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Toronto Toronto scrambles to find more funding for road-safety plan

Rush hour traffic slows down as road work on Lakeshore Blvd West. Since the initial road-safety plan was unveiled last Monday, three pedestrians have been killed by vehicles in Toronto.

Fred Lum/The Globe and Mail

Toronto is moving to toughen up its "timid" road-safety plan, but it remains to be seen whether enough money can be found to meet its newly aggressive goals.

A key city hall committee voted on Monday to aim for zero road deaths and serious injuries within five years. Committee chair Councillor Jaye Robinson said staff would be "creative" about finding more money to pay for this goal, but warned the plan won't get the kind of funding seen in cities with the most robust approach to road safety.

The debate came against the backdrop of a flurry of new traffic deaths. Since the initial road-safety plan was unveiled last Monday, three pedestrians have been killed by vehicles in Toronto. These deaths put the city on pace for 43 pedestrian deaths this year, which would be the worst in more than a decade.

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Faced with even worse death tolls, cities such as New York and San Francisco have adopted versions of a Swedish program known as Vision Zero, which aims to remake the transportation system to eliminate road fatalities. Both have set the target of doing so in 10 years and each city is putting up large amounts of money to re-engineer their streets in pursuit of that goal.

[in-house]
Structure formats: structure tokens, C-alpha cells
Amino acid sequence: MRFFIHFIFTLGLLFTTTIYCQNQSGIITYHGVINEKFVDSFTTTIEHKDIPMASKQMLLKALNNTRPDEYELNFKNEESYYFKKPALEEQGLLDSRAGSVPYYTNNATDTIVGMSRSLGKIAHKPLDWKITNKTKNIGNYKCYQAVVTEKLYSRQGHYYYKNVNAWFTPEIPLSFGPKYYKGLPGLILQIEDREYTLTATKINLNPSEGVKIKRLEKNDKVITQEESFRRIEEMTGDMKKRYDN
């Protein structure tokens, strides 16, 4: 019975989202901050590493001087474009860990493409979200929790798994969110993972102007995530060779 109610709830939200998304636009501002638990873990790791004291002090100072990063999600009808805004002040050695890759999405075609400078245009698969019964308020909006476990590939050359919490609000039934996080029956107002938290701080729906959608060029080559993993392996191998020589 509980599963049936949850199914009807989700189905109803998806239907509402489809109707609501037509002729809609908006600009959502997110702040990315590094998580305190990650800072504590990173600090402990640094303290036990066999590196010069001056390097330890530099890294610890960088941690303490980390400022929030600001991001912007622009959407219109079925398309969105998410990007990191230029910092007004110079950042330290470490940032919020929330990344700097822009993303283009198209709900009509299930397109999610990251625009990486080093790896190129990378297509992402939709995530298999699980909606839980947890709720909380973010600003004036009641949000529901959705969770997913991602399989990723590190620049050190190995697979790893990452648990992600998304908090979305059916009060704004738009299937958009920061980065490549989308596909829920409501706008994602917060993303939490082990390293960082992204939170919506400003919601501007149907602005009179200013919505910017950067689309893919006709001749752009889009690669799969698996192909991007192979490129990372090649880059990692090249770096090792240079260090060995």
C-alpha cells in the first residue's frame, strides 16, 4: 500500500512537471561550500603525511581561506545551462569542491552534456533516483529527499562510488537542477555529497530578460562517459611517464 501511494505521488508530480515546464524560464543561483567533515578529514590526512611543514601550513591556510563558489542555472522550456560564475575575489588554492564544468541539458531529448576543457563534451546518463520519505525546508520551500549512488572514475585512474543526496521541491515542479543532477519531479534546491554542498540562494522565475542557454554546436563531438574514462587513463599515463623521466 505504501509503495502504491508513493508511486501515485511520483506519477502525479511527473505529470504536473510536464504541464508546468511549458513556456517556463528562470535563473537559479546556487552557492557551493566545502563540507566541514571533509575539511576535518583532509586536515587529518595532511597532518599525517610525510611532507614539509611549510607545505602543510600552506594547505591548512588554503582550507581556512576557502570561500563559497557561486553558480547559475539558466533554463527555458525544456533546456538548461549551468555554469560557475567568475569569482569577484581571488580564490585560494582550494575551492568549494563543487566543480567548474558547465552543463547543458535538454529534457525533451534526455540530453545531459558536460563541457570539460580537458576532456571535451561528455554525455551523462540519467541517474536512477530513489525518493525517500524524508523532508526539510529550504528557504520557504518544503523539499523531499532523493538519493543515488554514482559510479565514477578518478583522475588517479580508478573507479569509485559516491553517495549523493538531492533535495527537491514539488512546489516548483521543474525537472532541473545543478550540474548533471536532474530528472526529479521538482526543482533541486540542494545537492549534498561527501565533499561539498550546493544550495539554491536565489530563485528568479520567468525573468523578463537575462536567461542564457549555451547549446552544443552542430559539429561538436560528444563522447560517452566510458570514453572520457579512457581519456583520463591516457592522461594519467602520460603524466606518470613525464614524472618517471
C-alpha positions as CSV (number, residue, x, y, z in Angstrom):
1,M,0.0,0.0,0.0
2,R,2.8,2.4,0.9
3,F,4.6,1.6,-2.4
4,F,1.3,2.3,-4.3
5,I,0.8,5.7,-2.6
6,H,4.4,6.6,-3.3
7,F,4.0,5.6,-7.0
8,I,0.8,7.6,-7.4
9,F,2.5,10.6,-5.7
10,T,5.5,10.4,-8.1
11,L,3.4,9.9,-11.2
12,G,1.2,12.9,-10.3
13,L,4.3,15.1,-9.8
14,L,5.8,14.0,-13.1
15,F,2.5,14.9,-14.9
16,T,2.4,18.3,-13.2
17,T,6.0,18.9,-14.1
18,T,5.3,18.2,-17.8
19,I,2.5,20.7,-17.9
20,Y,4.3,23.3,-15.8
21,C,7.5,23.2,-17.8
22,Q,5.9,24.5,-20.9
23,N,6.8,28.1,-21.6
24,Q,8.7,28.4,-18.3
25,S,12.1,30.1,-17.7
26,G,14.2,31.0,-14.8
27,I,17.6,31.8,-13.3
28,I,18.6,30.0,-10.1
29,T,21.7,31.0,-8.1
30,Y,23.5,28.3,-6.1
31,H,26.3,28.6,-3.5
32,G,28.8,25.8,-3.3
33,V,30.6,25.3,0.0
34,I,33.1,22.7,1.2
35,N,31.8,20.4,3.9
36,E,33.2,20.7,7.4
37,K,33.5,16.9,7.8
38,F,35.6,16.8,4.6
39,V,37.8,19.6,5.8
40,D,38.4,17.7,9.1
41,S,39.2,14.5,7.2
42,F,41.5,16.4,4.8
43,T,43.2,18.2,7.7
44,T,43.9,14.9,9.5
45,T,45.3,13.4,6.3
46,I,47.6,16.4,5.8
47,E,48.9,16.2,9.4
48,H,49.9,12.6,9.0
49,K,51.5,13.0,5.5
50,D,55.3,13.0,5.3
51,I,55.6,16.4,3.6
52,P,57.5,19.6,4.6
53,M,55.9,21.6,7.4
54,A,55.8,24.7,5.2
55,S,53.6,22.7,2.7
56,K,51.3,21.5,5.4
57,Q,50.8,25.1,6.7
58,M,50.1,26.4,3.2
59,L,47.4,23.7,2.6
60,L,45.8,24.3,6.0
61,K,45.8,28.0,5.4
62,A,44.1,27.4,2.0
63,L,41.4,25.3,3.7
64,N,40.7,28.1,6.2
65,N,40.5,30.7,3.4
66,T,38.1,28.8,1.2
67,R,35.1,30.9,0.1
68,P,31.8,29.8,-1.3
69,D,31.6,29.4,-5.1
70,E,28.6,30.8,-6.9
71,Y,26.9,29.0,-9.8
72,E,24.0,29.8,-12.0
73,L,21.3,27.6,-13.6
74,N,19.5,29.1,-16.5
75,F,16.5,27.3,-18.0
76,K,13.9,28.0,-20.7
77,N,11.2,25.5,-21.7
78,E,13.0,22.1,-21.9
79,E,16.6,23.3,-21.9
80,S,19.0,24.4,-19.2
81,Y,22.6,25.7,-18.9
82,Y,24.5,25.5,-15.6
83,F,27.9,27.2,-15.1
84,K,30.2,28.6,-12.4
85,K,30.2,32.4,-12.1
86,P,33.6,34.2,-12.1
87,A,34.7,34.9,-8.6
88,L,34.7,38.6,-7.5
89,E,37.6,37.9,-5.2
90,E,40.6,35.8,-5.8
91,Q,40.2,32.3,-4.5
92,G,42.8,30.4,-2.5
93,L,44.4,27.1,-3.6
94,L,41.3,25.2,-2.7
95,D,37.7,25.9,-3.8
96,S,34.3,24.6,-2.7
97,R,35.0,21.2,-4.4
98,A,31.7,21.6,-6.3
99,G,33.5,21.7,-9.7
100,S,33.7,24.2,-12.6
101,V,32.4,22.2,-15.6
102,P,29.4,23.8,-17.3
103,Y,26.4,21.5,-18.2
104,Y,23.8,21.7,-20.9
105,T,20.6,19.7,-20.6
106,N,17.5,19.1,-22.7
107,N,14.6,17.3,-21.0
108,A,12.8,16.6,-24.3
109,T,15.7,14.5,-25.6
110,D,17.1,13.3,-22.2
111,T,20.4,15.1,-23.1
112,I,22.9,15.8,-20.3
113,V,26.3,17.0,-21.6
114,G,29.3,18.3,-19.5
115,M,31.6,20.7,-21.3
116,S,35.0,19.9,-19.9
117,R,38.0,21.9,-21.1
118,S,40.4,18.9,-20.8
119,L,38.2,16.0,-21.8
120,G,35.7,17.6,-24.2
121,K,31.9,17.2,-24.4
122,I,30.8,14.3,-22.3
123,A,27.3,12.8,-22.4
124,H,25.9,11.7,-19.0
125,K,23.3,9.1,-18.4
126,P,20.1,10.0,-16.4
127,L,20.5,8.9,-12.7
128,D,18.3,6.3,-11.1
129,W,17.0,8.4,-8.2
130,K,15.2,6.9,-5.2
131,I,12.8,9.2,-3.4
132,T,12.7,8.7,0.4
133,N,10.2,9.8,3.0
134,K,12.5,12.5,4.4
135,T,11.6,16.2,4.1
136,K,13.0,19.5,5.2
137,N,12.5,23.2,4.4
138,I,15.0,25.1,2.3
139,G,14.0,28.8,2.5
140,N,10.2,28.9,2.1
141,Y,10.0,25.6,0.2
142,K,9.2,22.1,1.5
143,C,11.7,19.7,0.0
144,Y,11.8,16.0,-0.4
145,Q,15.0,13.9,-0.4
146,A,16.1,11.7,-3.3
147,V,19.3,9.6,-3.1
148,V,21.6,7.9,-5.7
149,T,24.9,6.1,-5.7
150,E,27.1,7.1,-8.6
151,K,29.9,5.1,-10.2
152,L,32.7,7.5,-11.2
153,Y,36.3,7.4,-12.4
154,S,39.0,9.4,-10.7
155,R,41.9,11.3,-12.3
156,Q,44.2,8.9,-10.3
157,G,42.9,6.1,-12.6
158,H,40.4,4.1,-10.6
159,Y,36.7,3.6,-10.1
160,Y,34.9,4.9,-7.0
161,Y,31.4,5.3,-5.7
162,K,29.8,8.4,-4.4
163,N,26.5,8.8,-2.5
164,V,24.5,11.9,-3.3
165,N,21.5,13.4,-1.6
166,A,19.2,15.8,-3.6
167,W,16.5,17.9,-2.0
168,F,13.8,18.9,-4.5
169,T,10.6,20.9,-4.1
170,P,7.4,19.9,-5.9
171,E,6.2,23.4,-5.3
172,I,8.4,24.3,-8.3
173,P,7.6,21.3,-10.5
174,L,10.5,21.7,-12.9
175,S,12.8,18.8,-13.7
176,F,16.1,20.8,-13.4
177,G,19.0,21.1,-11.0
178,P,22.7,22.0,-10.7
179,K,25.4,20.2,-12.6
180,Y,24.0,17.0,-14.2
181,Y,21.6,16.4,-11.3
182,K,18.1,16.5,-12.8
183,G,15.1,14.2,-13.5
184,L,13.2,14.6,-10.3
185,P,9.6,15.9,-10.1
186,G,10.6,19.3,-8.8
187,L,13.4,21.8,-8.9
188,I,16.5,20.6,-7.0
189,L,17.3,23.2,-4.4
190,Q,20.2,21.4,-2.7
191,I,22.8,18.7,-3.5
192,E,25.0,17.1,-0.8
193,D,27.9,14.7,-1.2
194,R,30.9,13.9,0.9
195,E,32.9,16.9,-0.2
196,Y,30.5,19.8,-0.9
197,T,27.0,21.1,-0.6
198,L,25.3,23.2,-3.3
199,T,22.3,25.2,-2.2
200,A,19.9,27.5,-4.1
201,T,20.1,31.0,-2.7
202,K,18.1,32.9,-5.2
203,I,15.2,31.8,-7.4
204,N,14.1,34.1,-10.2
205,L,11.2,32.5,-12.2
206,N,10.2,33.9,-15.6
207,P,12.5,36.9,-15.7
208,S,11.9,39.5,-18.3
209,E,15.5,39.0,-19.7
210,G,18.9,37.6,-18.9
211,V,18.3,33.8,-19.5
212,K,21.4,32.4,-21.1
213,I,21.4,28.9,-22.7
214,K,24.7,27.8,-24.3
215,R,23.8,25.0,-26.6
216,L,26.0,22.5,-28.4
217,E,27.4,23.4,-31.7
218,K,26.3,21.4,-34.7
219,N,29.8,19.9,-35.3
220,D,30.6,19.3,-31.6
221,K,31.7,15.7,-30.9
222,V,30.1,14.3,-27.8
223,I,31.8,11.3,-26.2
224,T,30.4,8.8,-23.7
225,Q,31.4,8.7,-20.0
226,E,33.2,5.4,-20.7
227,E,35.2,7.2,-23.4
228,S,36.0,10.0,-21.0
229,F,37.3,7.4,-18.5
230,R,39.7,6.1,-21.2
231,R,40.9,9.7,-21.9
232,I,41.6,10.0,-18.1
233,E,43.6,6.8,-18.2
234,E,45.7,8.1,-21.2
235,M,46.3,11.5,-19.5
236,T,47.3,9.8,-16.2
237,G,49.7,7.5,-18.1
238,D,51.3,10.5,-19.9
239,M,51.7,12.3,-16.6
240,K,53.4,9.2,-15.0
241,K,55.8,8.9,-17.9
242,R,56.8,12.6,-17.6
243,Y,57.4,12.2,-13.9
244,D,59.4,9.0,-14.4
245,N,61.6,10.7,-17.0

As unveiled last week, Toronto's road-safety plan has what it calls a vision of having zero road deaths and serious injuries, but assigned no timeline to achieving that result. The measurable aspect of the plan was budgeted at $40-million in new funding over five years, aimed at a 20-per-cent improvement in road safety over a decade, a goal that was derided as far too modest.

Councillor Josh Matlow said Toronto's plan was "timid" and seemed a way "to look like we're doing something." He contrasted the tight-fisted approach to road safety with the city's willingness to spend money in other areas.

"I think we've got a priorities problem," he said. "If council is willing to spend hundreds of millions to rebuild [the Gardiner] expressway and might spend billions of dollars on one subway stop in Scarborough, there must certainly be a will to allocate adequate funds to protect people on our roads."

A recent Globe and Mail investigation found that more than 160 pedestrians had been killed in Toronto since 2011. It's a toll that has been getting worse and disproportionately affects seniors. Counting all road fatalities, 64 people were killed last year alone.

Jared Kolb, executive director of the advocacy group Cycle Toronto, noted that a 20-per-cent reduction of Toronto's most recent road-fatality figure would still mean about 50 people dying annually on the roads.

"The challenge is that without significant resources added, then we're going to see a similar number of people that are going to be killed this year, killed next year and killed the year after that," he said.

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Ms. Robinson acknowledged that with the more aggressive target, "the goal and the budget don't match." A motion she presented on Monday, which was passed by committee, encouraged staff to see what additional funding they could find. And she held out the hope as well of other levels of government coming to the table.

"Our only goal can be zero," she said. "Is [the plan] perfect? I will say again it's not. But it's a big leap forward."

Editor's note: An earlier version of this story incorrectly said "mayoral staff" would be tasked with allocating funding for Toronto's road-safety plan. This is a corrected version.

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